Common MS Symptoms Not everybody with MS has the same symptoms to look out for. Different symptoms may manifest during different attacks or relapses. And the common symptoms listed on the following slides are also associated with other conditions:
Tremor: MS sufferers often complain of muscular weakness and tremors. This is usually triggered by stress and the anticipation of a pain-ful event (like squeezing a hand near the ear). If you suspect that your family has a history of MS, then it's a good idea to discuss this with your neurologist. The neurologist will test your muscles for stiffness and then he/she may prescribe medications to relieve your MS symptoms.
Hearing Loss: MS sufferers also complain of hearing loss or of having problems when they try to hear things on a radio or when they try to talk on the telephone. It is possible that the loss is as a result of neurological or vascular factors. If your neurologist does suspect that you have hearing loss, then he/she may recommend surgery for you to restore your hearing. You may also be prescribed medications to control your MS symptoms if the hearing loss is indeed due to such factors. In addition to medication, your doctor may also refer you to a speech pathologist to help you improve your swallowing and speaking skills.
Depression: MS sufferers are at risk of depression especially during periods when they are experiencing exacerbations of their MS symptoms. However, depression is not solely caused by these periods because depression can strike even before the periods of exacerbation are in full swing. MS fatigue is yet another prominent sign of depression in MS sufferers. MS fatigue results from the depletion of the body's resources due to the constant attack of inflammation and the damaged nerves.
Optic Neuritis: Another MS symptom is called optic neuritis. This is an inflammation of the eye nerves, usually brought about by rheumatoid arthritis. The main problem with optic neuritis is that it causes a decreased field of vision, blurred vision, headache, and eyestrain. If this problem is left untreated, it could worsen the already compromised state of your vision and lead to permanent damage.
Nerve Demyelination: Another common MS symptom is referred nerve demyelination (also known as Neuromuscular Disease). This is the gradual loss of myelin in the peripheral nervous system. The symptoms of demyelination are usually detected through raised levels of non-specific brain pain, fatigue and altered thinking.
Other MS symptoms include progressive weakness (weakness worse than usual) which is worse in the morning or at night, depression, and poor concentration. These MS symptoms may also be caused by other underlying conditions such as diabetes, nutritional deficiencies, infections, stress, muscle cramps, and many others. To understand how you can keep yourself from getting depressed or weakened, it's important to know how depression and other related illnesses can affect your health.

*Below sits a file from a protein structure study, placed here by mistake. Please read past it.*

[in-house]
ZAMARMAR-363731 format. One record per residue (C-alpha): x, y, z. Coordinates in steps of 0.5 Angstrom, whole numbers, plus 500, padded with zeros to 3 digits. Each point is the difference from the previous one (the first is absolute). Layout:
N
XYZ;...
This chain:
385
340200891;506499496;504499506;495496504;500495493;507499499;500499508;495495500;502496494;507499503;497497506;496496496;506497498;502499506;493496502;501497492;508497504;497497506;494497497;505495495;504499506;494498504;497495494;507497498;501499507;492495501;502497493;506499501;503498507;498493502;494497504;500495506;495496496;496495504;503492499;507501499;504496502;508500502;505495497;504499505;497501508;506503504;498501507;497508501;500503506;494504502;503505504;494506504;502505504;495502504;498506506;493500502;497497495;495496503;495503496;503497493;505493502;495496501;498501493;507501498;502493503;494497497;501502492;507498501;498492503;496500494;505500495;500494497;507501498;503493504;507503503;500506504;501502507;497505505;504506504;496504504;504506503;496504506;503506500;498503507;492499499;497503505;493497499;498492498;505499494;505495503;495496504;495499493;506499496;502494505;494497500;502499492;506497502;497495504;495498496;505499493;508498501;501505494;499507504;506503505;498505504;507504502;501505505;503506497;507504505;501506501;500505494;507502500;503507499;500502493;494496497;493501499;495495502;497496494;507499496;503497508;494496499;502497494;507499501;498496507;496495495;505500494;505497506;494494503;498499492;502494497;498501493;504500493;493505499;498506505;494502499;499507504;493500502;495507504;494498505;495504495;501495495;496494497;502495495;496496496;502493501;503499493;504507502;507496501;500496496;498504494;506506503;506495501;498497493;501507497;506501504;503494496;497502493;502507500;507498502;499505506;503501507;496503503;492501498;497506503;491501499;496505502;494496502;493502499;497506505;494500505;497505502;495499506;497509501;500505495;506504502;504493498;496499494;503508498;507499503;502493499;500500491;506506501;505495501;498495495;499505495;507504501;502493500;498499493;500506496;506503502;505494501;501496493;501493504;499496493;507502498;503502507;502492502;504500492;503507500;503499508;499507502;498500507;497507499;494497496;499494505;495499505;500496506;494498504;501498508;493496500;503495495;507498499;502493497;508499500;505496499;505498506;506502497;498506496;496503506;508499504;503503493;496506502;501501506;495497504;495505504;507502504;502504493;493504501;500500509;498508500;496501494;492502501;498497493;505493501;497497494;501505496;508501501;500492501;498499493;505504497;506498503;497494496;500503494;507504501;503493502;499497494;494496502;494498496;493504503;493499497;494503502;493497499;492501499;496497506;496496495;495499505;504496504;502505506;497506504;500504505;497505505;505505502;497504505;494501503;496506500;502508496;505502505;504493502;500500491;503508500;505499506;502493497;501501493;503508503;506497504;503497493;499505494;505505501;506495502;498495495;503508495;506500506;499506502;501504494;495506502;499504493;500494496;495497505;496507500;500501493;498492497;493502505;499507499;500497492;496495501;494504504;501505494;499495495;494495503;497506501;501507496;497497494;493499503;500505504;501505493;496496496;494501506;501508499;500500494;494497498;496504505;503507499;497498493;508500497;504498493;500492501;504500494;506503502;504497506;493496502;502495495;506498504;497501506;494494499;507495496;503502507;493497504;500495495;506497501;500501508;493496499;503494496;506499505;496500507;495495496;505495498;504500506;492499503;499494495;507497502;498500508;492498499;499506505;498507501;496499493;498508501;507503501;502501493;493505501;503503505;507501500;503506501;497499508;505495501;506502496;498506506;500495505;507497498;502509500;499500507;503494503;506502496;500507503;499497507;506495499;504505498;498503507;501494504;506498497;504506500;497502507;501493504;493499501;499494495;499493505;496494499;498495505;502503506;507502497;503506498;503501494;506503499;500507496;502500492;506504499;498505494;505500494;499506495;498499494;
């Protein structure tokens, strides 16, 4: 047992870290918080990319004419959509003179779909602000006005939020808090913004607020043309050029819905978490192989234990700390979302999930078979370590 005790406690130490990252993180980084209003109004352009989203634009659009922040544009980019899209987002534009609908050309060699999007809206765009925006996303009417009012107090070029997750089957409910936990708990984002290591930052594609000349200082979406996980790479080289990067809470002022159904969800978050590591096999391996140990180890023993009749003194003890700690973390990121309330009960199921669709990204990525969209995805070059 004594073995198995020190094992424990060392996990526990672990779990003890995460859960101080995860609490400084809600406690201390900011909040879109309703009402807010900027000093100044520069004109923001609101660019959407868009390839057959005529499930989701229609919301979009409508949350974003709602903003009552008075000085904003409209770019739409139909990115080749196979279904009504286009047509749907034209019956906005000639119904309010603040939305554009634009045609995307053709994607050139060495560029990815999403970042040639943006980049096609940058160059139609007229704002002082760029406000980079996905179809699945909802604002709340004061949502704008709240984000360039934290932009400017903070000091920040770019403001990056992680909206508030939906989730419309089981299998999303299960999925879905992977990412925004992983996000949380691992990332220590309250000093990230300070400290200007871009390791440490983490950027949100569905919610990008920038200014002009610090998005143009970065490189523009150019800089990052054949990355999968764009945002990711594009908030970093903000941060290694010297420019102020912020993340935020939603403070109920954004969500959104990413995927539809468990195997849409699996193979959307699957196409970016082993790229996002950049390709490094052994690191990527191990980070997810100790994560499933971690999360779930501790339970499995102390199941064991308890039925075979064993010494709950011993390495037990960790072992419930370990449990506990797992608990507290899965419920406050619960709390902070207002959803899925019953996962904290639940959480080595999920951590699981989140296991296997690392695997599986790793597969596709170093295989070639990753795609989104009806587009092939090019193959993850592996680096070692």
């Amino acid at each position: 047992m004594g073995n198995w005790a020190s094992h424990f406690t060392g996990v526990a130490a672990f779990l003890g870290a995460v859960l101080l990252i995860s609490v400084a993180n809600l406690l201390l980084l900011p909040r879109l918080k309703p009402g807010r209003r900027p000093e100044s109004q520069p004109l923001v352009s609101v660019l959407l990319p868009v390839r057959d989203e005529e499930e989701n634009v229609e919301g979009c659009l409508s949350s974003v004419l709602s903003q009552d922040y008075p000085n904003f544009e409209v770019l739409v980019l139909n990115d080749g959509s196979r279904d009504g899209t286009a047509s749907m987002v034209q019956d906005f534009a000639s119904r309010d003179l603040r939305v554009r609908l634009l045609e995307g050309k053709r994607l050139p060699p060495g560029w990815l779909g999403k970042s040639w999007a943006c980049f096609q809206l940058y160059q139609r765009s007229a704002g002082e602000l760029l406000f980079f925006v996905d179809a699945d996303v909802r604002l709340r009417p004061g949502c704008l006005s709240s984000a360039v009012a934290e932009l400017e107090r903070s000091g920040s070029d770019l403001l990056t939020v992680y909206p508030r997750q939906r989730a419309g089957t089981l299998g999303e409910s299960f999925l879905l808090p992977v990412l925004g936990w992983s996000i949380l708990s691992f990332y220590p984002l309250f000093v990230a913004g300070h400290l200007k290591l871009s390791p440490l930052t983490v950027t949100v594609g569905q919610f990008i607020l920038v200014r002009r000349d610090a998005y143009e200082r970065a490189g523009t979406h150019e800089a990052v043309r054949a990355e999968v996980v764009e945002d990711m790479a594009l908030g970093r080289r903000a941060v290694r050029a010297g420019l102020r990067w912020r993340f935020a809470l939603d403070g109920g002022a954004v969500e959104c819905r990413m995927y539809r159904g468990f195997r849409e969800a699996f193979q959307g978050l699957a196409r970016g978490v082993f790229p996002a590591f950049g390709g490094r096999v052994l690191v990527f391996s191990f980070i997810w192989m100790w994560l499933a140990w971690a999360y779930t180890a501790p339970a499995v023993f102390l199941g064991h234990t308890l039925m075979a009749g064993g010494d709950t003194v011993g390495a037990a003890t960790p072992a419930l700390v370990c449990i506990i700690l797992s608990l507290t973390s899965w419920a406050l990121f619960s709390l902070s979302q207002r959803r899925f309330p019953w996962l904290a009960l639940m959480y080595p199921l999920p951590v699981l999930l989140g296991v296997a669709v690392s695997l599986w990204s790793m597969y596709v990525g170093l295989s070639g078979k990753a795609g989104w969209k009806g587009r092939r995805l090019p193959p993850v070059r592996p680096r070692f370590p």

Depression can weaken the immune system, making you more susceptible to infections and illnesses. It can also lead to reduced nutrient absorption, weight gain, loss of libido, and fatigue. Managing these symptoms of depression can prevent the progression of MS and minimize the risks of long-term disability. It is highly recommended that you discuss these symptoms of MS with your doctor to determine the best course of action to take for your specific case of MS.
Multiple sclerosis is a slow-growing progressive neurological disease, which affects almost every part of your body. The main symptoms of MS include loss of memory, stiffness of muscles, slow movement, severe pain, blurred vision, headaches, nausea, urinary problems, bladder problems, and cognitive impairment. MS symptoms can be broadly classified into four: dry macular degeneration, steroid tremors, sensorineural dysphasia, and dyslexia.
The main problem with MS is the fact that it has no cure. However, there are several ways to manage the symptoms of MS and keep them from getting worse. By managing the inflammation, pain, and other symptoms, you can greatly reduce the chances of developing an MS disease. By identifying the early symptoms, you can take preventive measures to avoid these diseases. In addition, you can improve the overall health of your nervous system and your whole body by paying attention to the quality of your diet and regular exercise.
MS symptoms may vary depending on the type of MS. For example, people with MS have more difficulty sleeping and having an appetite. The most common complaints include pain, muscle and joint stiffness, fatigue, loss of libido, urinary problems, and loss of balance. People with MS also have less control over their emotions, depression, and anxiety. If you are experiencing fatigue and other problems, visit your doctor for an evaluation of your health.
Oren Zarif - Psychokinesis